Big science tackling the big questions
The race is on to win the right for Australia to host the biggest telescope project that the world has ever seen. Known as the Square Kilometre Array (SKA), it will consist of thousands of separate radio dishes and other antennas spread across an area the size of a continent.
Merging the signals received by each of the antennas will effectively produce one giant antenna hundreds or thousands of kilometres wide—providing the sharpest-ever pictures of the sky, along with incredible sensitivity to faint signals.
A combined Australia-New Zealand effort— ‘Team anzSKA’—is competing with a southern African-based group of countries for the right to host the facility. Team anzSKA comprises the Australian Government, the New Zealand Government, CSIRO and the Government of Western Australia.
If successful, the core of the facility will be at the Murchison Radio-astronomy Observatory (MRO) site in remote Western Australia, about 300 kilometres northeast of Geraldton; but hundreds of the antennas will be scattered across Australia and New Zealand.
Australian scientists are confident that the anzSKA bid will have what it takes to win the hosting rights. “Our candidate core SKA site in outback Western Australia offers the outstanding radio quietness needed to maximise the scientific potential of the SKA,” explains Brian Boyle, SKA Project Director for Australia and New Zealand. “To capture the faint radio signals of the cosmos, a radio telescope as sensitive as the SKA needs almost perfect radio quietness,” Brian notes. “Radio noise, the bane of radio astronomers, is typically generated by human activity and the use of roads, railways, farm equipment, home electrical devices, radios and mobile phones. The MRO is the ideal environment for the SKA— naturally radio quiet and located in a region where population density and activity is extremely low.”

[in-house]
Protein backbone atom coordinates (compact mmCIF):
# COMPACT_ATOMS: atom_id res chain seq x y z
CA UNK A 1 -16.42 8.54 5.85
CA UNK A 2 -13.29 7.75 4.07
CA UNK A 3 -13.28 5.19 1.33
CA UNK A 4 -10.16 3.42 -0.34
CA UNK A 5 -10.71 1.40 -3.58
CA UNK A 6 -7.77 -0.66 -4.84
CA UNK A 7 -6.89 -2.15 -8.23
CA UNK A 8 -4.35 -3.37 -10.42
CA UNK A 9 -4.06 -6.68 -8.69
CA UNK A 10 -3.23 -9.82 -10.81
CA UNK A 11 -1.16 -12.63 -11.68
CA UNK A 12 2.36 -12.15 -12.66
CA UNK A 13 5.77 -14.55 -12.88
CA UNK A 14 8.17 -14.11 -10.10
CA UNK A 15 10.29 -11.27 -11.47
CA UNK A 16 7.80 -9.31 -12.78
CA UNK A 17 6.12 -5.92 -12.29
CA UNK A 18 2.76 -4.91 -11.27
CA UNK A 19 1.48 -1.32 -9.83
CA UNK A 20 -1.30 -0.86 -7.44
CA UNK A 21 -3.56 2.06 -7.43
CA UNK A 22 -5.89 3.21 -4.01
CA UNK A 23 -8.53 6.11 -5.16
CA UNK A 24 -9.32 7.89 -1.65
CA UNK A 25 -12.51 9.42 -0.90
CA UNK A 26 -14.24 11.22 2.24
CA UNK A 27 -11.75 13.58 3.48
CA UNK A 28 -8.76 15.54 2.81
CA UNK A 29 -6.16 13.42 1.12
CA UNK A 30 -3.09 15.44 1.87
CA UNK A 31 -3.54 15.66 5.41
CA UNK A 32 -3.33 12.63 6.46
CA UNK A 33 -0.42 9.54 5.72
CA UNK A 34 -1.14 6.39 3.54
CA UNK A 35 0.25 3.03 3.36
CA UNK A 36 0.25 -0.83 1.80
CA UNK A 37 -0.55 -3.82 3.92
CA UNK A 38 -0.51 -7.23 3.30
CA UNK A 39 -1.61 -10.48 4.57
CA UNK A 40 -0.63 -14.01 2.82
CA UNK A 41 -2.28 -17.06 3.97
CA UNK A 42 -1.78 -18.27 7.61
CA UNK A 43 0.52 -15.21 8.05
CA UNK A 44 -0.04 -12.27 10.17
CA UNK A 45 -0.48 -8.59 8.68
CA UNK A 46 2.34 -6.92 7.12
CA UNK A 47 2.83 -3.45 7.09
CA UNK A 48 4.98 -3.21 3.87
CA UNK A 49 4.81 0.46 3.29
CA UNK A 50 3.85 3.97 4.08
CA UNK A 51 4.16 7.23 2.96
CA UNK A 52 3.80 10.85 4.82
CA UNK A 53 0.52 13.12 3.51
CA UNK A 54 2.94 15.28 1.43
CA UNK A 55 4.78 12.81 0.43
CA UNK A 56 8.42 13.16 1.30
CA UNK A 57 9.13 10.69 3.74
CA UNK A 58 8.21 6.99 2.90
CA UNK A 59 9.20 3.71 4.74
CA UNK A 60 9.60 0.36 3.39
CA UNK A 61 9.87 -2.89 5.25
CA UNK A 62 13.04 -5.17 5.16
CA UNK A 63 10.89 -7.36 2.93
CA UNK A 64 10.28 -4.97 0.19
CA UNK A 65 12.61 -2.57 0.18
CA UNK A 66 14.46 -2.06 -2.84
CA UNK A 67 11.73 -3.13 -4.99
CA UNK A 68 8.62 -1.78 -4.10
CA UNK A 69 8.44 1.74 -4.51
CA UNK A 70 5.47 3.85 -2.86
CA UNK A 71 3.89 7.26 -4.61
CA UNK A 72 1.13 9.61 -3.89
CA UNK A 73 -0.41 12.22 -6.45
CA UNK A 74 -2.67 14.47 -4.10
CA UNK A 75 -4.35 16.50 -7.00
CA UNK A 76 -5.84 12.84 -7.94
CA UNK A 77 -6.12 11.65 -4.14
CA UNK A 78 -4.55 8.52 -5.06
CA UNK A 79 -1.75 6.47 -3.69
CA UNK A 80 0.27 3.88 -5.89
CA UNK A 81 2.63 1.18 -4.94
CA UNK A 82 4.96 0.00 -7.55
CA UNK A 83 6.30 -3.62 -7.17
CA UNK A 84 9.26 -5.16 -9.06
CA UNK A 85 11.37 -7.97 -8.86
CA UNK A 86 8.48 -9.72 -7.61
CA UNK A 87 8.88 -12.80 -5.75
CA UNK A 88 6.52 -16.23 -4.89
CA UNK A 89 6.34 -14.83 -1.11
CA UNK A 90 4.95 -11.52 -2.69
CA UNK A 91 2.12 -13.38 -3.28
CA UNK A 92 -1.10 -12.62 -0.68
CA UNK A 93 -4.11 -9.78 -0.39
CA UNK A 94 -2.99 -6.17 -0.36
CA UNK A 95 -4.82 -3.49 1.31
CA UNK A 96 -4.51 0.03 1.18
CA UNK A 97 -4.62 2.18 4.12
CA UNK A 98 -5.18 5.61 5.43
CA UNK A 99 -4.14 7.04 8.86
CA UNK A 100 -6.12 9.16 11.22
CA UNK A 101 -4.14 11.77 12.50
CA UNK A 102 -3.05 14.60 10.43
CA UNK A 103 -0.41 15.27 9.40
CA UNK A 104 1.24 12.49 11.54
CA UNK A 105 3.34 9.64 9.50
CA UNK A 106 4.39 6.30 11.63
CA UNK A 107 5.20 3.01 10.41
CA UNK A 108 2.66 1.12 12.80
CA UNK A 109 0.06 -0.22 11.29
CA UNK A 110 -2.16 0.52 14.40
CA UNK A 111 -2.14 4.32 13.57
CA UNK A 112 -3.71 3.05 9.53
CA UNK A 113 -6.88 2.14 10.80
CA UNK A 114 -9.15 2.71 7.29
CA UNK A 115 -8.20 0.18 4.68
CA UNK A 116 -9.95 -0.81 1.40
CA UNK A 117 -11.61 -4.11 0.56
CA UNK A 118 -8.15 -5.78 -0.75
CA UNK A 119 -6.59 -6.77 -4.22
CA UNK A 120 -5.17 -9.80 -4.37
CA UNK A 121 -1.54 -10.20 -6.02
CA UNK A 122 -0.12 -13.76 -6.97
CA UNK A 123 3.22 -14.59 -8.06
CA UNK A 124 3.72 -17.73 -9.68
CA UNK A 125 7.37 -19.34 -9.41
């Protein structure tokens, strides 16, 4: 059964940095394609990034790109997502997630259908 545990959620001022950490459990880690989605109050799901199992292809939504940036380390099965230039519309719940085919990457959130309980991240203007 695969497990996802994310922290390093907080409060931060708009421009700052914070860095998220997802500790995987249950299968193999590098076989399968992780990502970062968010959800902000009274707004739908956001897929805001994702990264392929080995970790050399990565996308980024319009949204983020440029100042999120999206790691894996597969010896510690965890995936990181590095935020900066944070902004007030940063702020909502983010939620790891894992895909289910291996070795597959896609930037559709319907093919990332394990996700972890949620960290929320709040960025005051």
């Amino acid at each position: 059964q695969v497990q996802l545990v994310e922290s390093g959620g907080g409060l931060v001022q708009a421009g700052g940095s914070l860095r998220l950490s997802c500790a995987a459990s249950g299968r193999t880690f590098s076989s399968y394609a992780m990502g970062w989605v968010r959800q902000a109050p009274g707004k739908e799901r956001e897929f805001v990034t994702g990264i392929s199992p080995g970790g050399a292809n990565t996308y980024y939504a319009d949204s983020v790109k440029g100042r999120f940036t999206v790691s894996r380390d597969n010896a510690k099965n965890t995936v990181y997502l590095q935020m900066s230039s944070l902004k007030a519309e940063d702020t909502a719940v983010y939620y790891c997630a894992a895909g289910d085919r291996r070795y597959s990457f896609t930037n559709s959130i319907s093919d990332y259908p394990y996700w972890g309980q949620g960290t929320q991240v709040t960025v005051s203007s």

With up to 50 times the sensitivity and 10,000 times the survey speed of current radio telescopes, the $2.5-billion SKA will be the world’s landmark astronomical facility for the first half of the 21st century, driving innovations in antenna technology, signal transmission and processing, and super-computing.
The facility will enable researchers to tackle numerous outstanding problems in astrophysics, with particular emphasis on five key projects:
- studying the extreme environments of pulsars and black holes to put Einstein’s theory of gravity, general relativity, to its most exacting test yet
- understanding how the three major components of the Universe—matter, dark matter and dark energy—have evolved
- investigating the end of the cosmic ‘Dark Ages,’ when the first black holes and stars appeared
- probing for places and conditions where life might have arisen elsewhere in the Universe, and
- examining the origin and evolution of one of the Universe’s most enigmatic features— cosmic magnetism.
“The SKA will help unlock some of the biggest mysteries of the Universe—but more intriguingly, it is likely to make future discoveries that we can’t even begin to imagine,” says Brian, summing up the scientific potential of the SKA.
The SKA will be an international facility, funded by all the member countries. A final decision on the winning proposal will be made in 2012. Construction will begin in the second half of this decade, with completion expected by the mid-2020s.
However, astronomers won’t have to wait that long to start using powerful new radio telescopes. As part of the ‘run off’ to host the SKA, the two competitors are each building demonstrator facilities. In southern Africa it is MeerKat. In Australia, two key demonstrators are being built: CSIRO’s Australian Square Kilometre Array Pathfinder (ASKAP); and the Murchison Widefield Array (MWA), which is run by a consortium of universities and managed by Curtin University in Perth. Both will be located at the MRO.
PHOTO: CSIRO’S NEW ASKAP ANTENNAS AT THE MURCHISON RADIO-ASTRONOMY OBSERVATORY (MRO) IN WESTERN AUSTRALIA, 2010. CREDIT: WA DEPARTMENT OF COMMERCE.
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